A small Bexar County community trying to become its own city was denied the area of land it wanted after the San Antonio City Council voted to keep it within the city’s extra territorial jurisdiction (ETJ).
The community of Sandy Oaks is neighborhood with about 4,000 people that is located at loop 1604 and I-37. It falls right within the ETJ of San Antonio, which is the area the city can absorb later if it decides to do so.
The residents of Sandy Oaks originally requested 4 square miles of land to make the area its own city and applied to be released from the ETJ in August.
"I want to say that I’m boldly optimistic about what is possible out there and I think that that particular interchange and corridor is going to be hugely responsible for how San Antonio is going to be able to provide for its future residents and current residents," said District 4 Councilman Rey Saldaña.
However, on Thursday the Council voted to only allow 2.4 square miles per city staff recommendation. Saldaña said he believes that I-37/1604 corridor will be vital to allow San Antonio the ability to grow economically on the Southeast Side.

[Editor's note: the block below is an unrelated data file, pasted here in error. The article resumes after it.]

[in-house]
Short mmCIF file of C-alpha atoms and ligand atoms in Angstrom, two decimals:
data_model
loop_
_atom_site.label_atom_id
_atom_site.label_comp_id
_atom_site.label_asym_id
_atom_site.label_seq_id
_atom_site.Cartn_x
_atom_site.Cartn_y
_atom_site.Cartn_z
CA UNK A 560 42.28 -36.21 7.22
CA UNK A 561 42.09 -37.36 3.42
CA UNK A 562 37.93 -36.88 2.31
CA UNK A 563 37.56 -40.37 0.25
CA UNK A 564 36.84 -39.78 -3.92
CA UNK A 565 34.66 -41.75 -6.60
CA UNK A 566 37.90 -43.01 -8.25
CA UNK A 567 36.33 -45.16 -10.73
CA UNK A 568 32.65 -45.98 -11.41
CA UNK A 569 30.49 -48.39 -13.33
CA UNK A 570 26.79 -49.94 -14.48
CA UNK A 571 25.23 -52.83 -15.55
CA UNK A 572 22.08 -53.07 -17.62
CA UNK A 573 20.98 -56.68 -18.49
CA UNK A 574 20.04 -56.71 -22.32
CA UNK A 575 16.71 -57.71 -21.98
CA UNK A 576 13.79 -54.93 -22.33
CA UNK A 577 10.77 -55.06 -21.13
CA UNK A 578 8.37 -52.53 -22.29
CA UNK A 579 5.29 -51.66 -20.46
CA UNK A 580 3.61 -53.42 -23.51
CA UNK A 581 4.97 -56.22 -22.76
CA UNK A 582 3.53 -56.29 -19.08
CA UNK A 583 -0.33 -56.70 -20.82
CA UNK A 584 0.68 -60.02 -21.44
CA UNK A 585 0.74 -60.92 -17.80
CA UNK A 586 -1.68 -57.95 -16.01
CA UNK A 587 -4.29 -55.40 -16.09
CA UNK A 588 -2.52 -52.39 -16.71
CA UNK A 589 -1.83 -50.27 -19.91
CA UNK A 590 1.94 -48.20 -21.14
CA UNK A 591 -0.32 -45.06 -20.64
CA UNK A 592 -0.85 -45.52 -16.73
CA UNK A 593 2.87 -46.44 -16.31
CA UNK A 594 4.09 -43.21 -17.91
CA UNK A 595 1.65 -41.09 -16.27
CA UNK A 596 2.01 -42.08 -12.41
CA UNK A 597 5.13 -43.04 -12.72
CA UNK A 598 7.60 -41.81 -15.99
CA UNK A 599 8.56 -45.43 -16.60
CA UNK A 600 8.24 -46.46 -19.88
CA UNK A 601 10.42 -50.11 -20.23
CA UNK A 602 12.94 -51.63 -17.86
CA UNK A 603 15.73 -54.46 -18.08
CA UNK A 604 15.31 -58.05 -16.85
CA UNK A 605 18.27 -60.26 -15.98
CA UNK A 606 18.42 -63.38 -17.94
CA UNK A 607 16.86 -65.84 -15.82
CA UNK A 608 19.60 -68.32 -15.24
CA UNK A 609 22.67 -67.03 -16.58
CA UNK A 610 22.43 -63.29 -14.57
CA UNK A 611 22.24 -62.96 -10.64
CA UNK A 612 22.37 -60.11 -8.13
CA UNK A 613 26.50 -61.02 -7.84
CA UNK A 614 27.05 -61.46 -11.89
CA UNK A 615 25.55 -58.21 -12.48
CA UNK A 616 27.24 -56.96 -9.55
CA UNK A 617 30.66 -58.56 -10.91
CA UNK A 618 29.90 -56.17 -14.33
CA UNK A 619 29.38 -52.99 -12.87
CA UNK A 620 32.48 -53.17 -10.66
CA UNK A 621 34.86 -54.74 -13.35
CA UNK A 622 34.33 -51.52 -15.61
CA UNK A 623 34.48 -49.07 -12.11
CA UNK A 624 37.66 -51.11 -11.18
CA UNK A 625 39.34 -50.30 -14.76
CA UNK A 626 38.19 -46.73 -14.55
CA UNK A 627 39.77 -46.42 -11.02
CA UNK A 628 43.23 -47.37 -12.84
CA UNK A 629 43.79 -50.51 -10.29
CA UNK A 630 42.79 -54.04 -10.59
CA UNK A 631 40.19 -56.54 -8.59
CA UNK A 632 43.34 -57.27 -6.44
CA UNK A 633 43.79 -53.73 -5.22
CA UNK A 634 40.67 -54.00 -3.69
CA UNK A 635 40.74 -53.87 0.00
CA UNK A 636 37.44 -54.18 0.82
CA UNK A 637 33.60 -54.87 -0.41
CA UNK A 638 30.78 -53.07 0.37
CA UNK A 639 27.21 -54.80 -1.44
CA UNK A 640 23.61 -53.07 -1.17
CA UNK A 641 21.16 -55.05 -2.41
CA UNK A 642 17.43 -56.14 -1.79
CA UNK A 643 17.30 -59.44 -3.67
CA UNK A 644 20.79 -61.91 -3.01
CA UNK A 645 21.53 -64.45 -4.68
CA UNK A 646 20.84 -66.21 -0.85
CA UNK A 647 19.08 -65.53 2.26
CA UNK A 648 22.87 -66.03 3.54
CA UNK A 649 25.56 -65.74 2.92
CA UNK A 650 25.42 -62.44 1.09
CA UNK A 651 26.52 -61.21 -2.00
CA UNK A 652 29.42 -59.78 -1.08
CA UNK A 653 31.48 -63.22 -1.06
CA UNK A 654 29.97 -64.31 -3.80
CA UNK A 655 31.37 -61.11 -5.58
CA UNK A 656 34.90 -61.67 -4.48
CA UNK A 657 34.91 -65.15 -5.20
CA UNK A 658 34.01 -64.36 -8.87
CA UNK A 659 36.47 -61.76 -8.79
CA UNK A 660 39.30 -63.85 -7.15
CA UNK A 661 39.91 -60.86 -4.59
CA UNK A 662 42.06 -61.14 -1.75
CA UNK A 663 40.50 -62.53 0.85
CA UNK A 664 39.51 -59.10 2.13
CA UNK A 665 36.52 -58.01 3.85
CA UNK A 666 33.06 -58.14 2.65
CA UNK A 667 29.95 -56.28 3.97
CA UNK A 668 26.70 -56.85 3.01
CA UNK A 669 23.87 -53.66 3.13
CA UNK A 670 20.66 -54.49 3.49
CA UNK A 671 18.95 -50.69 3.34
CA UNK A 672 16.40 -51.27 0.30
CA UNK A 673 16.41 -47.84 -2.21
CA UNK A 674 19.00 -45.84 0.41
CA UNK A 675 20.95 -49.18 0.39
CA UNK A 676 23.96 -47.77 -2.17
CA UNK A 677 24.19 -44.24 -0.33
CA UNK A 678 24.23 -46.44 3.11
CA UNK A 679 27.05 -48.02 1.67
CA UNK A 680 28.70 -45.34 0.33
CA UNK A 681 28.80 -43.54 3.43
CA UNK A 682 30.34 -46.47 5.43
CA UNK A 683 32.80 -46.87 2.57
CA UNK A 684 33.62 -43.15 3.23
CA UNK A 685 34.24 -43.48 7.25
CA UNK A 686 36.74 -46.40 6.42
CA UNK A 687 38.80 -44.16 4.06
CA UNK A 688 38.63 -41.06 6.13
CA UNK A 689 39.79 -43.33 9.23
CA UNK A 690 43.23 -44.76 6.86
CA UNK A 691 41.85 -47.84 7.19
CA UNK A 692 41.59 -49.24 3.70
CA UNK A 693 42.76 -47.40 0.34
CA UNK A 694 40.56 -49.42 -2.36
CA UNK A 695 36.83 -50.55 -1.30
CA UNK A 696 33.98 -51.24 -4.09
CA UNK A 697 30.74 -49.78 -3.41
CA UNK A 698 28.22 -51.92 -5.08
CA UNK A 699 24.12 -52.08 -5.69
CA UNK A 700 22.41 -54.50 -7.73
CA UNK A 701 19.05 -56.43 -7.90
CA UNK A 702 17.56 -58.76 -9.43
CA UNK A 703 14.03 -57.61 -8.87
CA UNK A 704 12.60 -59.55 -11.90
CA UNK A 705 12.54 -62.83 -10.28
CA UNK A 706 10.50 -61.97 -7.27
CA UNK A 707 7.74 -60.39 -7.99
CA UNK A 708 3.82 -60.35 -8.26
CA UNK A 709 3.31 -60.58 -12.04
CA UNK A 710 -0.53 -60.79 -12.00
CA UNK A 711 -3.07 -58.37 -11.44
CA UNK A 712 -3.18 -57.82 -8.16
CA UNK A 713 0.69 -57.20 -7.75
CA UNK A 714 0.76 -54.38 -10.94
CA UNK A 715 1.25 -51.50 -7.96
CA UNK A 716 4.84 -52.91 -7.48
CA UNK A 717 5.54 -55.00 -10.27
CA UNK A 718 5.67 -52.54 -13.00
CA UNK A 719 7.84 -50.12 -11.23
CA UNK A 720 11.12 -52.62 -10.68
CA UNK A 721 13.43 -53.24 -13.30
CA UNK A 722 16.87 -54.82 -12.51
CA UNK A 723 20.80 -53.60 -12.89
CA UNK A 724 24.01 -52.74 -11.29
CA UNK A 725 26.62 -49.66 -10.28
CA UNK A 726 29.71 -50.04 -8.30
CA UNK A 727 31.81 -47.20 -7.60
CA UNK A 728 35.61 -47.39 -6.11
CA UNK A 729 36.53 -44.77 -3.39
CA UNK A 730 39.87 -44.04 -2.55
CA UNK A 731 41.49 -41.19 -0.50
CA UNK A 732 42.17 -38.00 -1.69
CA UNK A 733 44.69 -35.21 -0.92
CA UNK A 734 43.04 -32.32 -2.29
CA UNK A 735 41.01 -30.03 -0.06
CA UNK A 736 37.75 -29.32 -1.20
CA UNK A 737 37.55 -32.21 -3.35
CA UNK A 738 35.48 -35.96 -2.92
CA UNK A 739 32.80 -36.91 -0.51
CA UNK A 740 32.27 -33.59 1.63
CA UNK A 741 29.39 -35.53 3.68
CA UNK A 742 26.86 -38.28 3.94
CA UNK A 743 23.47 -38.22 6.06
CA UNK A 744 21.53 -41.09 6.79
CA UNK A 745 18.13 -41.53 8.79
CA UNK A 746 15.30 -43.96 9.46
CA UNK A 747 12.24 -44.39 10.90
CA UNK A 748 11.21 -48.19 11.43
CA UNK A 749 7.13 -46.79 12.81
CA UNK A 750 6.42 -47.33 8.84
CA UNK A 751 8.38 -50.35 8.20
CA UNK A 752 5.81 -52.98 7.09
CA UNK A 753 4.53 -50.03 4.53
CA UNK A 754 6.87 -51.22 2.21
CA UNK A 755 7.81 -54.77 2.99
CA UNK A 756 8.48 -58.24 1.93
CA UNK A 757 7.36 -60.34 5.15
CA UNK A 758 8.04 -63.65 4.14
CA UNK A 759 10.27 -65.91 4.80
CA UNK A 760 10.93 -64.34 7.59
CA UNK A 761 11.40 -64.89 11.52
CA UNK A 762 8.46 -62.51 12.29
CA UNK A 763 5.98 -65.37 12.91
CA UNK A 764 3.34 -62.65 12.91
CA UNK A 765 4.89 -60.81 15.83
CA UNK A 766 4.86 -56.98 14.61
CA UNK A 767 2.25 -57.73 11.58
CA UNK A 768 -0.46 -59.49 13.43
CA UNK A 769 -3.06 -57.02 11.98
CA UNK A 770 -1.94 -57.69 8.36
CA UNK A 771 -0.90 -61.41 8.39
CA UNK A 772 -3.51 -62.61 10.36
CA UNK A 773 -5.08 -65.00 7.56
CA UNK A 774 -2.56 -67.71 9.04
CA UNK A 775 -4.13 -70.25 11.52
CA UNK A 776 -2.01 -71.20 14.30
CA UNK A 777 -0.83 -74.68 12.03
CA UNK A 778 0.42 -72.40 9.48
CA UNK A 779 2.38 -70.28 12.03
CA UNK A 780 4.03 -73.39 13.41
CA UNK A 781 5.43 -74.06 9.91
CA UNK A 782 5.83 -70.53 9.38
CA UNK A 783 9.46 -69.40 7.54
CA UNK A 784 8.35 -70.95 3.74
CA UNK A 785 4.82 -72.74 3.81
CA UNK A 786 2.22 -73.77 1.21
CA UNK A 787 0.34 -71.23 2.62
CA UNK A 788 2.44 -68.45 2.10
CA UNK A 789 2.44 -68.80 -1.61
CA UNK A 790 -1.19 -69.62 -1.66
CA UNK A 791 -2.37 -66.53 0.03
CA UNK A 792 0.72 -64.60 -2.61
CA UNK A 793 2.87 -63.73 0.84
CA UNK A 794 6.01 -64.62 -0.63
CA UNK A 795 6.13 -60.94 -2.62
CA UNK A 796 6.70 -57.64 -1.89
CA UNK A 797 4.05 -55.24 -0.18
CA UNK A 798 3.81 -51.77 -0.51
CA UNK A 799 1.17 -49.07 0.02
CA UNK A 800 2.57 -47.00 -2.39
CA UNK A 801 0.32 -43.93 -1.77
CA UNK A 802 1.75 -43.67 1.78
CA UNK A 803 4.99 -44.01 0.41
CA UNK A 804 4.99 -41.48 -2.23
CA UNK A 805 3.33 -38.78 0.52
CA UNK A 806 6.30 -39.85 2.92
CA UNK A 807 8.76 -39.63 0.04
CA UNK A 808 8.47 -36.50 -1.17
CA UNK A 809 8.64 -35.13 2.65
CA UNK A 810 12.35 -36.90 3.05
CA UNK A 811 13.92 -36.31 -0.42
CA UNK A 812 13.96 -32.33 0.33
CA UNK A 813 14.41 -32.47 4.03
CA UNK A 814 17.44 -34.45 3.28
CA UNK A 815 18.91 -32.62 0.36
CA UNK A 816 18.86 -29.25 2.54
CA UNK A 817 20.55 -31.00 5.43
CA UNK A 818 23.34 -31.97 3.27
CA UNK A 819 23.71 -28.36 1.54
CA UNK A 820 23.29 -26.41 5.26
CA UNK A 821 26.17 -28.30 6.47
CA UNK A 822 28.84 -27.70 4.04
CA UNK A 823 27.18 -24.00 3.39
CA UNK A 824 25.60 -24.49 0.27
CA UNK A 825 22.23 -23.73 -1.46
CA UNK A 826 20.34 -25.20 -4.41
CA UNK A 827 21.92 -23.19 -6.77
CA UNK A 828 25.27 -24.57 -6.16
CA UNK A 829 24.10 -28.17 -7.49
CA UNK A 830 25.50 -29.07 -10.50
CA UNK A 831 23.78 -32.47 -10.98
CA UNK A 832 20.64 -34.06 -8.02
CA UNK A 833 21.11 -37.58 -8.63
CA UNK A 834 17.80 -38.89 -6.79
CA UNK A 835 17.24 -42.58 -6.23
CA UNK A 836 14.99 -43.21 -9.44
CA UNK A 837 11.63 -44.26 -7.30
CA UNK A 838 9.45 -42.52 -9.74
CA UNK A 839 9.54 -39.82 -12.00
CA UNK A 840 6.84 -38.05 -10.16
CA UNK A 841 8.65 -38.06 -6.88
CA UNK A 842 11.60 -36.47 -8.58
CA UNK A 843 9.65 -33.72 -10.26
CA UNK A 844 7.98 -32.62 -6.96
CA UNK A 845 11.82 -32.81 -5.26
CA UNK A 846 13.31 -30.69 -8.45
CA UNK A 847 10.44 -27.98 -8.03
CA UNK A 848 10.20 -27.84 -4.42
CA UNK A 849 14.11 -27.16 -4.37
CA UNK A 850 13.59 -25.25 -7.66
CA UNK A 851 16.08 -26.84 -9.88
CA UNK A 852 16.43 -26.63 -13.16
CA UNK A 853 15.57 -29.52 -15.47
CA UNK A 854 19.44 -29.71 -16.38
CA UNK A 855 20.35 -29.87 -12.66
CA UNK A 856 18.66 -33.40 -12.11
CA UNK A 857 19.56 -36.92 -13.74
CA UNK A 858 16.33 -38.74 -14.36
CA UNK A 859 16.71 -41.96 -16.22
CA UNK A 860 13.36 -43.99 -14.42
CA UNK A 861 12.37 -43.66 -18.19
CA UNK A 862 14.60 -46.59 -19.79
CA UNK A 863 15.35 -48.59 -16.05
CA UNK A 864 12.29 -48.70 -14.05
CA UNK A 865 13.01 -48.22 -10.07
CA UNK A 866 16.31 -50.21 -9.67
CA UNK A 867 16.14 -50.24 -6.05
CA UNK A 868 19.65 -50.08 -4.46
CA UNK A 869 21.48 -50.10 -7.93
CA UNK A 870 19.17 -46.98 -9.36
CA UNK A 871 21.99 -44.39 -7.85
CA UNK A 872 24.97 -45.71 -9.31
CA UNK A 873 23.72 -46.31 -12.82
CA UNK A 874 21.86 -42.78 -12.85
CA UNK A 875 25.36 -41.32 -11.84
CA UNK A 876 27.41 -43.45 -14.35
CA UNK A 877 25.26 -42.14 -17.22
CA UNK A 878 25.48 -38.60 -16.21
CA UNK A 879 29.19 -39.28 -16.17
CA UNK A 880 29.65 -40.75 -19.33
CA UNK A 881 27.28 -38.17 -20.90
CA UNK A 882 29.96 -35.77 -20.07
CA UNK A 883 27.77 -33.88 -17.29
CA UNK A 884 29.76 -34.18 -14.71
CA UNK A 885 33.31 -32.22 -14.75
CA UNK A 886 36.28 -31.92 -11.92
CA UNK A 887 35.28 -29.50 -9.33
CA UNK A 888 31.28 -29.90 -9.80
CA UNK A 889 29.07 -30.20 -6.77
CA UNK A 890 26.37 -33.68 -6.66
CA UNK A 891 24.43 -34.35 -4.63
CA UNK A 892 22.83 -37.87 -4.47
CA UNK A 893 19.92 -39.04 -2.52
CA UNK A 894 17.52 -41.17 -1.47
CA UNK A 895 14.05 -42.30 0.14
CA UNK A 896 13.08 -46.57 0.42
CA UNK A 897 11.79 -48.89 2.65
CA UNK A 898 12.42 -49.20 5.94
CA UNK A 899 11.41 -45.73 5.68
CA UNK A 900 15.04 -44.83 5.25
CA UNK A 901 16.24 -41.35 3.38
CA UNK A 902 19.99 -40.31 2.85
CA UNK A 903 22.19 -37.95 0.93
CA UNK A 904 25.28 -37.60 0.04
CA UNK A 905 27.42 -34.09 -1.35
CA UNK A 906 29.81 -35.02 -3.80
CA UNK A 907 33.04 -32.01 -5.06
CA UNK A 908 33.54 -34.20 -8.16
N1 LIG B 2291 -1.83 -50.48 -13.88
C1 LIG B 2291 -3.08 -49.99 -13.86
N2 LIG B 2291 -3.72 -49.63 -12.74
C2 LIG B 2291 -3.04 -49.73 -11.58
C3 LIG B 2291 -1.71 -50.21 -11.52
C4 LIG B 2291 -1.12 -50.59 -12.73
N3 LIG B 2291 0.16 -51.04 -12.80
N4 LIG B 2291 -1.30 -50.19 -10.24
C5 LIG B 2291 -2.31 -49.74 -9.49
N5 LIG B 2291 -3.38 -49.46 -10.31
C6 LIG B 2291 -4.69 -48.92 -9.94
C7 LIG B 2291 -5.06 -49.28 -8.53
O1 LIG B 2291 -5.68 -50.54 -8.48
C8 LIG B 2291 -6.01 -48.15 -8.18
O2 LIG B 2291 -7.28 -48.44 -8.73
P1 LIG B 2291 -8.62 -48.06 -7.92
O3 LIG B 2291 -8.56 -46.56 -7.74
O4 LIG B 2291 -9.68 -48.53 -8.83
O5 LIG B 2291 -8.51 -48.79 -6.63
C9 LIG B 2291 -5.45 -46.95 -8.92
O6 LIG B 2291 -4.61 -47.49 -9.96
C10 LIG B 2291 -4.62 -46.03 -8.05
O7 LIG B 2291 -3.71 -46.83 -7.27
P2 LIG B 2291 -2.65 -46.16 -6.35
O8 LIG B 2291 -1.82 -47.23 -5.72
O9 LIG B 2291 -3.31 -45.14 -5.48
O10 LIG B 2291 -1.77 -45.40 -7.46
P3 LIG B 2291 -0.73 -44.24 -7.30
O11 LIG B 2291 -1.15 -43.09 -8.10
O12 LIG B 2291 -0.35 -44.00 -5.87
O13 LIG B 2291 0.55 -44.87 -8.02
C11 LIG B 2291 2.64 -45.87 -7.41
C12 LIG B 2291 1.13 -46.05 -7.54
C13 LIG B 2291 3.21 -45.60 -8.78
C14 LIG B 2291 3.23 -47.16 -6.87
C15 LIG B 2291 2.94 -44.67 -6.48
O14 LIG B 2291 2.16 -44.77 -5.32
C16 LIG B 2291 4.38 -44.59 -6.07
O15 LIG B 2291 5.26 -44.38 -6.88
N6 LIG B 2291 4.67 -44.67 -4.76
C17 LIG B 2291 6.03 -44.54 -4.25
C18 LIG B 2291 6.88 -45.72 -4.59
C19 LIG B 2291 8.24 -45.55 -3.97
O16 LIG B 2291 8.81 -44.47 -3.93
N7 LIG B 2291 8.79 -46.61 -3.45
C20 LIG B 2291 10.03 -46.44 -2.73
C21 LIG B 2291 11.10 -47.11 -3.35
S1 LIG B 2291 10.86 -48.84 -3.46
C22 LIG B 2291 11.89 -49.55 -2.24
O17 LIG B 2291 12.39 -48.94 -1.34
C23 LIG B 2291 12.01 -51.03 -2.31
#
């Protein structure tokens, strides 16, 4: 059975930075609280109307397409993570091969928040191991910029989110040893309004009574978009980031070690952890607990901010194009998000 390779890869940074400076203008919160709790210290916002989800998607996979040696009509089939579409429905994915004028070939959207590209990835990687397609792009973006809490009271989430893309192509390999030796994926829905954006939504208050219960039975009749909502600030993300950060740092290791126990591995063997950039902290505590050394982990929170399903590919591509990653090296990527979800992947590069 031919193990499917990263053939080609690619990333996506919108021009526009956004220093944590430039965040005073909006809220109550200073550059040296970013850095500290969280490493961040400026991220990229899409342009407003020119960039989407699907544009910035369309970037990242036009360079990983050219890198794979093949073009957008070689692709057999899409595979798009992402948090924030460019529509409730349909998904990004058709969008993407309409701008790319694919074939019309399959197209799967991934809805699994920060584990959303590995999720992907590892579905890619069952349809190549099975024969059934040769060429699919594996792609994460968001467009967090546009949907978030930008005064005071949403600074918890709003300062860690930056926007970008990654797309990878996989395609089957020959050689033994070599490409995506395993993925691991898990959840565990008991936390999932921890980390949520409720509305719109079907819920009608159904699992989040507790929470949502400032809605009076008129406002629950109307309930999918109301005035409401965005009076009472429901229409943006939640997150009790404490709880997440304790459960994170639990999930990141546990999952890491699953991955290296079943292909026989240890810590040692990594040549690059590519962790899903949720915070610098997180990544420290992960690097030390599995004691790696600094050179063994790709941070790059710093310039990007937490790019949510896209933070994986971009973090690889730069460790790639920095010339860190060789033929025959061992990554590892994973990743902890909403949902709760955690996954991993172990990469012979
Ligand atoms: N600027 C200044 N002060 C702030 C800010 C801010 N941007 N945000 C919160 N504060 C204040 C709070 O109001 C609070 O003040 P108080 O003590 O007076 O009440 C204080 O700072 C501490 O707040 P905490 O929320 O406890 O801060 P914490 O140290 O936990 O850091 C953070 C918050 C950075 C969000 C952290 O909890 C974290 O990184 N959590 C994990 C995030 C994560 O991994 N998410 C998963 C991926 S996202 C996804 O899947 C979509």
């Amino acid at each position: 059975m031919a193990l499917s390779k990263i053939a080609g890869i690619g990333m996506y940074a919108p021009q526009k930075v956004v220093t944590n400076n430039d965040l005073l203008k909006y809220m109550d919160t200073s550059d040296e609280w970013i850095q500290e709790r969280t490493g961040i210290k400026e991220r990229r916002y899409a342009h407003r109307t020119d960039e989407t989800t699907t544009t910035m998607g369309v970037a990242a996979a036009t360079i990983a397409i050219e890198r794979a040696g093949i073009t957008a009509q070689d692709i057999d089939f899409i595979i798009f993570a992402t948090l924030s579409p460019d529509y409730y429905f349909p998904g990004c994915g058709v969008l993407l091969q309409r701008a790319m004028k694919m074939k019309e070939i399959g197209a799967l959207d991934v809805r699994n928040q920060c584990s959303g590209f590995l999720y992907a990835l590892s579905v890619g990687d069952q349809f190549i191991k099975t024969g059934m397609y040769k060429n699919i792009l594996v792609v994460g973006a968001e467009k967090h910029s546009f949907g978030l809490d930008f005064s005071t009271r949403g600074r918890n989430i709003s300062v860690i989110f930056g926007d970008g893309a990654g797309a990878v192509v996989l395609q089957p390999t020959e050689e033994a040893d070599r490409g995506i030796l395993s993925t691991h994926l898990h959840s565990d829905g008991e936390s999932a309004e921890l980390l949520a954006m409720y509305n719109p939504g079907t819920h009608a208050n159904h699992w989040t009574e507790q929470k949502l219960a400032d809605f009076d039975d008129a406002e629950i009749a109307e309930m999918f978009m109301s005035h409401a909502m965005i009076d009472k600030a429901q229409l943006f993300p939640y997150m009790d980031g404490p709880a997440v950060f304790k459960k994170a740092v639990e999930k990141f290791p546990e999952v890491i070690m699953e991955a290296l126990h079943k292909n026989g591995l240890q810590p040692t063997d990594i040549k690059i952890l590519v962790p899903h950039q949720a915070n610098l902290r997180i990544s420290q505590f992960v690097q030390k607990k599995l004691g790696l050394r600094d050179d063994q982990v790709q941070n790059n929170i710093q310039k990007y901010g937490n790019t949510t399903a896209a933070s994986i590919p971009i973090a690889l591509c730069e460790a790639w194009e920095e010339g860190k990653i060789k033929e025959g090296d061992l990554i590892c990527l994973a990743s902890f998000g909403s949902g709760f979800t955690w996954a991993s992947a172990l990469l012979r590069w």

Art Martinez de Vara, the mayor of Von Ormy, is the legal council for the community. He said the 2 miles that was left out contains commercial property that is vital for sales taxes to provide city services.
"If you can imagine running a city of entirely residential property taxes, the property tax would be astronomically high," Martinez de Vara. "Considering the nature of Sandy Oaks, its predominately mobile home and of low property valuation that makes it even more challenging."
Martinez de Vara said incorporating the 2 square miles is not feasible, but that they will consider possible litigation or seek appeal before San Antonio reviews its annexation plan in January.
In order for Sandy Oaks to fully incorporate, a formal election for the residents in the neighborhood would have to take place.